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‘It warms your heart’: Families enjoy inclusive Easter egg hunt Sunday

Families and local law enforcement officers teamed up for an accessible Easter egg hunt Sunday.

The third-annual Beep Eggs Project saw special audible Easter eggs hidden throughout Emily Murphy Park for visually impaired children and youth to find.

Edmonton Police Service Det. Ryan Katchur brought the project to Edmonton after hearing of a similar initiative in the U.S.

“I learned about it and I thought this is absolutely something that we need to do in our community,” Ketchur said. “It’s important to be inclusive.”

It was the first hunt for Letisha Byrne-Baker and her seven-year-old son Jayden Byrne-Baker, who is visually-impaired.

“This is kind of a new world for us,” Letisha said. “It’s just really cool.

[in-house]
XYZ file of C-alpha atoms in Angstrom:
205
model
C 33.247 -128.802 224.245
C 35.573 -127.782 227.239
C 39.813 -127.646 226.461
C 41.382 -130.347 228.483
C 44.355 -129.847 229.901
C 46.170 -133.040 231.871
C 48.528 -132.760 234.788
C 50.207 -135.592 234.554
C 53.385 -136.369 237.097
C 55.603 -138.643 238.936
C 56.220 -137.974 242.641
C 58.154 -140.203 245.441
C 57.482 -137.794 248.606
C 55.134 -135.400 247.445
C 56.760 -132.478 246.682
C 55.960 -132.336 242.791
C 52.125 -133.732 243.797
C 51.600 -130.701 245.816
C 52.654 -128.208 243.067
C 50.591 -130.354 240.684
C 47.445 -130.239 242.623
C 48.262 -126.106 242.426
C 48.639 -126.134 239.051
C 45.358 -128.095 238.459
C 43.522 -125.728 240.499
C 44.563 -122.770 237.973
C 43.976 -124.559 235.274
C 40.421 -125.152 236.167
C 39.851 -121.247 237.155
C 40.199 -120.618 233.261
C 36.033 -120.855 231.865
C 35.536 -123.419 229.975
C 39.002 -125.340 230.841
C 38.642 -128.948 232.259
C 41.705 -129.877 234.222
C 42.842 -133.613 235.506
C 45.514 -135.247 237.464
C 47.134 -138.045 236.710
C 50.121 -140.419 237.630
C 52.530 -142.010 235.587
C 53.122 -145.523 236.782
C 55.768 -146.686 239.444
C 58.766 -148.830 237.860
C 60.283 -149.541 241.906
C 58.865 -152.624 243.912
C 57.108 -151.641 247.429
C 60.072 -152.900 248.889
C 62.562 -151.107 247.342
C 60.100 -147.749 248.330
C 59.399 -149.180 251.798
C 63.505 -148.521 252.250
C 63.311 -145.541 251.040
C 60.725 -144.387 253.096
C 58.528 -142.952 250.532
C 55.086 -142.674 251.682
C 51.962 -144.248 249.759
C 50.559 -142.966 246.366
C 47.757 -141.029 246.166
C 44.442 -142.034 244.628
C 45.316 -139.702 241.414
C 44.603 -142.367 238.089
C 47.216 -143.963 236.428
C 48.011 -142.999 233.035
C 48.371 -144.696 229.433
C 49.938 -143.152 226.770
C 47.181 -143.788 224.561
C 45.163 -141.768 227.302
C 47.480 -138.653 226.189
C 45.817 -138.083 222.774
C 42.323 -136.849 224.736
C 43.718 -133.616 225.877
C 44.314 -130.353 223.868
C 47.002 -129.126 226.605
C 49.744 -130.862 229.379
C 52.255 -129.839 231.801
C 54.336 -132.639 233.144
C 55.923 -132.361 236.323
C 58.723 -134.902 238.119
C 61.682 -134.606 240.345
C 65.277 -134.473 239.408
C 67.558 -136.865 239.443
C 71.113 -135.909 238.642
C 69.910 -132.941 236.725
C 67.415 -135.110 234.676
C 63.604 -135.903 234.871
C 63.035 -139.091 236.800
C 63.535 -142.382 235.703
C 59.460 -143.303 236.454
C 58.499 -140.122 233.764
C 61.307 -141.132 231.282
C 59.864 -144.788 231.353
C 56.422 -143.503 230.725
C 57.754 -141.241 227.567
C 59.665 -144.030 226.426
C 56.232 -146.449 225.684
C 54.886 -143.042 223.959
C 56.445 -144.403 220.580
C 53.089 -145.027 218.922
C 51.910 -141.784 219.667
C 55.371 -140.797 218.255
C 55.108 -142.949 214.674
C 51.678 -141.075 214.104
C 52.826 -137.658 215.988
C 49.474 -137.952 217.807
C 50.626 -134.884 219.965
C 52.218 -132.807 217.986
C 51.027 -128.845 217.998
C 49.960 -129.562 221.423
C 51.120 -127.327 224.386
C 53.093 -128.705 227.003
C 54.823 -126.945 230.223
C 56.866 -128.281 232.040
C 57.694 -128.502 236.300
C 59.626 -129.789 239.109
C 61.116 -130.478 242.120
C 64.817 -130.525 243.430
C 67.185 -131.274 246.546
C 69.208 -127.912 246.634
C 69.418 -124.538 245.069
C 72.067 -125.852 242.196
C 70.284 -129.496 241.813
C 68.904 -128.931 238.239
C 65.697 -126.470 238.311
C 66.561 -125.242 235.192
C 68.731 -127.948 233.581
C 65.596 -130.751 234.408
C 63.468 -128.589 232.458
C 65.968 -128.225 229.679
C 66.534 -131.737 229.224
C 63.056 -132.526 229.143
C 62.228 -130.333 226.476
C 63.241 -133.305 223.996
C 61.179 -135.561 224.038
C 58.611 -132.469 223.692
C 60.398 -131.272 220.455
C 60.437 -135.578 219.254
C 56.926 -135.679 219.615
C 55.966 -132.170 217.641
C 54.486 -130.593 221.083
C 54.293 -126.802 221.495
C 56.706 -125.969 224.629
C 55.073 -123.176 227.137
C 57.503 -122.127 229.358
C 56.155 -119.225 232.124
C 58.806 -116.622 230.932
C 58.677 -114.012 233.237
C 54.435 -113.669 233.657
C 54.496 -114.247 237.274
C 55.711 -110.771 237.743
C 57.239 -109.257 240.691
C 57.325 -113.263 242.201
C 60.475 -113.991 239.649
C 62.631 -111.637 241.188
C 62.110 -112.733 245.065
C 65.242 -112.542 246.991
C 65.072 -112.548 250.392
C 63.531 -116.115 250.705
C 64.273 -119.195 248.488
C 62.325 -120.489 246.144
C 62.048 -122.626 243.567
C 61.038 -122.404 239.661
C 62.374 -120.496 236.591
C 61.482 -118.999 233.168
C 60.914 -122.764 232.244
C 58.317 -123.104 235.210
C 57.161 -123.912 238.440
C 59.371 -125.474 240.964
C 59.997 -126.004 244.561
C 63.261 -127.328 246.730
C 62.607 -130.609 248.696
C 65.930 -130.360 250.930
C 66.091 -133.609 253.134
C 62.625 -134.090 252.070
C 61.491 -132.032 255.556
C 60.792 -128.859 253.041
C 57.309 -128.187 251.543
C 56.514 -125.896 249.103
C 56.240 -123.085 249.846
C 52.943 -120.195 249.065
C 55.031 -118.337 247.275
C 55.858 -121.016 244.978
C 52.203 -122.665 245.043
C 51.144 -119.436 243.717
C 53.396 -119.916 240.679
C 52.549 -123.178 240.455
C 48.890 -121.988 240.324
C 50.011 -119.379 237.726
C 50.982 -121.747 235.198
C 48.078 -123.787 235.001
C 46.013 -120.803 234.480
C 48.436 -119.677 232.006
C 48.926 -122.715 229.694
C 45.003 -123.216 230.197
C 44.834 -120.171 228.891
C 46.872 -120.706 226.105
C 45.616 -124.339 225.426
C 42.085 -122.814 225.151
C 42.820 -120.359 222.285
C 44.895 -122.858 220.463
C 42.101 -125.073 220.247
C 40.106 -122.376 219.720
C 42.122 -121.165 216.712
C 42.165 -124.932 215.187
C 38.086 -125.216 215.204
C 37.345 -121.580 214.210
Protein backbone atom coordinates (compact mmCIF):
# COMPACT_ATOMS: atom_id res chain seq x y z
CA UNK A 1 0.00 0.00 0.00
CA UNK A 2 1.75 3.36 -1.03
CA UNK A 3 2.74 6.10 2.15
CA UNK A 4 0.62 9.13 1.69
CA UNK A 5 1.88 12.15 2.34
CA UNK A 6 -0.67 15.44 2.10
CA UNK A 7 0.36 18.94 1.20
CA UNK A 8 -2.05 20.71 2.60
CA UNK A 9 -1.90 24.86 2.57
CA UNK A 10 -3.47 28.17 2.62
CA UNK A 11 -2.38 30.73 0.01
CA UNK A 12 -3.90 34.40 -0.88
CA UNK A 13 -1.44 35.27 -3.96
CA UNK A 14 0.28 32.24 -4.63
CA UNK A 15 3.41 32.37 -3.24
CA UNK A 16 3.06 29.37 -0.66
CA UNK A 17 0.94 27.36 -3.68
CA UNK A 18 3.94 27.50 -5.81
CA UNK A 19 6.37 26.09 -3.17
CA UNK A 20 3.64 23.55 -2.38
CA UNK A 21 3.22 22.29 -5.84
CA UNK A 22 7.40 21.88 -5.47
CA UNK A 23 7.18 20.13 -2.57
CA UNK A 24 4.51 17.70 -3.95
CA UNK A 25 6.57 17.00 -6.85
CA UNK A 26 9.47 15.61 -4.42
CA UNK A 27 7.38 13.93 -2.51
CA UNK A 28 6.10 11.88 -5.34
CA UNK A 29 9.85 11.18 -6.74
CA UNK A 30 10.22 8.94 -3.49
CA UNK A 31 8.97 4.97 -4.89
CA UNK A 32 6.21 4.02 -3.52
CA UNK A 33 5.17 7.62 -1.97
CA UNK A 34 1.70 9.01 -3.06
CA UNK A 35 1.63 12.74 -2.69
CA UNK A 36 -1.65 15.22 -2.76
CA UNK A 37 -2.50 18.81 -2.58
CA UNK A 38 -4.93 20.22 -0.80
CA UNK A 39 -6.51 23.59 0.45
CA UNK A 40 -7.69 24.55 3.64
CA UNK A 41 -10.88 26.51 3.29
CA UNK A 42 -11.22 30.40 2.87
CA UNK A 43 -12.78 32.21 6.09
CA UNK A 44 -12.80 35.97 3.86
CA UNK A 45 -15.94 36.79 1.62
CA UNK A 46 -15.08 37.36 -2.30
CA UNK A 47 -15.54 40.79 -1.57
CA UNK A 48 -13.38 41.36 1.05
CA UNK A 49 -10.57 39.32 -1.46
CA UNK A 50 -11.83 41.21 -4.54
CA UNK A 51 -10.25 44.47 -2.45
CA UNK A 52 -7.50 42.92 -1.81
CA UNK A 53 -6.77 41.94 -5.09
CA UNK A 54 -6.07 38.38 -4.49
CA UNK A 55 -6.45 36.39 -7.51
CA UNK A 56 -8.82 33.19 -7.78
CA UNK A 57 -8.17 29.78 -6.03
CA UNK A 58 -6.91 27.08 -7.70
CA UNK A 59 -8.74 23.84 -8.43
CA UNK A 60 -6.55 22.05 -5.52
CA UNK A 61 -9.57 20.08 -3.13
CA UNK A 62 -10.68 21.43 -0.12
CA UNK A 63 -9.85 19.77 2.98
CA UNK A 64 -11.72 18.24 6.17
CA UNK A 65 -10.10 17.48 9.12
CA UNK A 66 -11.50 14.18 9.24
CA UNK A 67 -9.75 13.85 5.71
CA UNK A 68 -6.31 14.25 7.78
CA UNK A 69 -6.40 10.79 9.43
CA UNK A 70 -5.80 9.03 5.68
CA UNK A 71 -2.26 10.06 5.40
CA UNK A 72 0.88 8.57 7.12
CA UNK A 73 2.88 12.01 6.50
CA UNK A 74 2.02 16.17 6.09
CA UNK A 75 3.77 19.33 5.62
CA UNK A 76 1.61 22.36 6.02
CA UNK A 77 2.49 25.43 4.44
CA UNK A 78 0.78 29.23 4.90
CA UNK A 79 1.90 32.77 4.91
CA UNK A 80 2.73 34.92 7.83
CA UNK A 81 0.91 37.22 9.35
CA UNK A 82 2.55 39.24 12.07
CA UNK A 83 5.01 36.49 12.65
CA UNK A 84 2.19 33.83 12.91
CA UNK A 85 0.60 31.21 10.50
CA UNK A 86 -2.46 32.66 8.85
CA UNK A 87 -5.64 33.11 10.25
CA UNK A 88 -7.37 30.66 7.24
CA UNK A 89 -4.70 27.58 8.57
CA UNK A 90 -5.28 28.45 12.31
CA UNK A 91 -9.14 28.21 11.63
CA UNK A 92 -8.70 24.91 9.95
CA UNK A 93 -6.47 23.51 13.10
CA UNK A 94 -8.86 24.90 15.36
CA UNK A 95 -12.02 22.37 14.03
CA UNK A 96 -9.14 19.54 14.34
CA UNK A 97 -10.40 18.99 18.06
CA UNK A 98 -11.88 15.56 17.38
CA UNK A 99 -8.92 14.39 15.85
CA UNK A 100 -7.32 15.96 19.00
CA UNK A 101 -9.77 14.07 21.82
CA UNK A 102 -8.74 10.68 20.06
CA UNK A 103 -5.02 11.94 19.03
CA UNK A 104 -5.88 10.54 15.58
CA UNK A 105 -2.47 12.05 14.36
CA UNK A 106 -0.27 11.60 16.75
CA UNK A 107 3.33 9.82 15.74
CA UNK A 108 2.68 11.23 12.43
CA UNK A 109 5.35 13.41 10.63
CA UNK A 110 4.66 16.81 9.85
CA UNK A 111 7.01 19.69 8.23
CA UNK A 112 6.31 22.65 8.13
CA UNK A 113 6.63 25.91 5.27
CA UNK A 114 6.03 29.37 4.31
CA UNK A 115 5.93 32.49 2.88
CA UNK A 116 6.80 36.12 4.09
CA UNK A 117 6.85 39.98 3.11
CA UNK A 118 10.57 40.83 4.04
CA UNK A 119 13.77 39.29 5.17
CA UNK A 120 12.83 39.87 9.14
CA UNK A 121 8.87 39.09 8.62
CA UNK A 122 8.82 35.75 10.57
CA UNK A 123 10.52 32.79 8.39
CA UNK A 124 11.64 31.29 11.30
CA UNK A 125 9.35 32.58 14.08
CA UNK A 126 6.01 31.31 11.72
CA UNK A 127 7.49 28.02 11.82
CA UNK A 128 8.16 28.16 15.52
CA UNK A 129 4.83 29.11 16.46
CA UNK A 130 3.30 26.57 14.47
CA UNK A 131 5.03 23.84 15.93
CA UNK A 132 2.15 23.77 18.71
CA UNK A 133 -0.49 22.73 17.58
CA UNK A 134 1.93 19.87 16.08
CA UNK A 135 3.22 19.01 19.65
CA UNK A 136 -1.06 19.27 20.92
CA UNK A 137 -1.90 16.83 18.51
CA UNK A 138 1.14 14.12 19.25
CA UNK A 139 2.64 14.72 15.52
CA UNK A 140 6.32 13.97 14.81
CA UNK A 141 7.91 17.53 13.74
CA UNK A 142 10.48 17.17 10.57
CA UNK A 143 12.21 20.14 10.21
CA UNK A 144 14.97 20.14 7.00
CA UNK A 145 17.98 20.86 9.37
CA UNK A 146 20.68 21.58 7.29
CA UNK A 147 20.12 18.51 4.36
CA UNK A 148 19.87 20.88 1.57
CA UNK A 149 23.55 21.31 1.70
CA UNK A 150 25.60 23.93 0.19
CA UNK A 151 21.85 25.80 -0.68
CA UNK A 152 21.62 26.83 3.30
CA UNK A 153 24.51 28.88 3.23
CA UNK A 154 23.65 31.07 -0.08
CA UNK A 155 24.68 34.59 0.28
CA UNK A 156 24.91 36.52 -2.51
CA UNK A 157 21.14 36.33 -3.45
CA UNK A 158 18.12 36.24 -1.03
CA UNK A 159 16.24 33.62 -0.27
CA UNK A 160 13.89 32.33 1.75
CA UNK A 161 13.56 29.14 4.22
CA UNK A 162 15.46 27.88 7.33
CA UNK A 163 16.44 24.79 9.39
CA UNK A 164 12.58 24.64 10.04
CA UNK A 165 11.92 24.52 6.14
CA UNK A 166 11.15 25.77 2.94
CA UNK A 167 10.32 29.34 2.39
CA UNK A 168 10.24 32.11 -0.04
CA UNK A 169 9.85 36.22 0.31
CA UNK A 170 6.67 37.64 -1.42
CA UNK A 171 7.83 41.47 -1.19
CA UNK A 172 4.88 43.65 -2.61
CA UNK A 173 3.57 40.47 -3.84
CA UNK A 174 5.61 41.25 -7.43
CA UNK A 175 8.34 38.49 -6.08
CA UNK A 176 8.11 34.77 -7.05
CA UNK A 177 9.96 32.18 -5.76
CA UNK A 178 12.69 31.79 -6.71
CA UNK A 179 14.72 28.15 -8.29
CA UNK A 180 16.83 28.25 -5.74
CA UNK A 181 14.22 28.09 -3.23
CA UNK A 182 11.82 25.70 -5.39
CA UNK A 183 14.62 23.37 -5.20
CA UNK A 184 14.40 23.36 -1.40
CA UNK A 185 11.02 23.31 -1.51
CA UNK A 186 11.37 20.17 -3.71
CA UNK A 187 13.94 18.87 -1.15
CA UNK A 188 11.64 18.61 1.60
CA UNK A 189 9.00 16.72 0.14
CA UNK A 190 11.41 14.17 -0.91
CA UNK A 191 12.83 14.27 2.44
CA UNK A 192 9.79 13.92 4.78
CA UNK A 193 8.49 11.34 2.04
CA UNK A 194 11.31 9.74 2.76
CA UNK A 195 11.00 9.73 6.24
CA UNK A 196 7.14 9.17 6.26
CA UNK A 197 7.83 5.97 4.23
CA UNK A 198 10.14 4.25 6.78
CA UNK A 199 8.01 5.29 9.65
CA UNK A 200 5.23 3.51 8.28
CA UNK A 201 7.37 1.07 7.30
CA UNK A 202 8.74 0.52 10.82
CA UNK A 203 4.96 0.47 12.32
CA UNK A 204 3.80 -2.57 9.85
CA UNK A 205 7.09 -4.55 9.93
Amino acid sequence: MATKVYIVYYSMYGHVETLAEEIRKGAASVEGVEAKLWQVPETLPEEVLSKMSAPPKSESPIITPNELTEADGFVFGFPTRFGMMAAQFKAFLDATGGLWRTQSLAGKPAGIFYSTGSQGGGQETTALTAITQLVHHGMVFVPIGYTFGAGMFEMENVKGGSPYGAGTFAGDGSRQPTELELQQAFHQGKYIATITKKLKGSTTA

“He can listen with his ears instead of looking with his eyes if he needs to, and he can actually find the Easter eggs, which is amazing.”

The event was a collaboration between EPS and other organizations including the Canadian National Institute for the Blind (CNIB).

The eggs were designed by the EPS bomb squad and 3D printed by the Cyber Eagles, a Strathcona County-based robotics team.

Once hunters have filled their basket, they cash their beeping eggs in for candy and prizes.

There was also a bunny petting zoo, games and live music. 

“We have a lot of excited kids, a lot of great families out here,” said EPS Chief Dale McFee. “It warms your heart.”

In addition to helping visually-impaired and blind kids take part in an Easter tradition, Letisha said the event is a great place for her and her son to meet new people in similar situations.

“It helps us create more of a community within the visually-impaired world and then also, it’s just fun,” Letisha said.

“I agree,” added Jayden, showing off his full basket of eggs.

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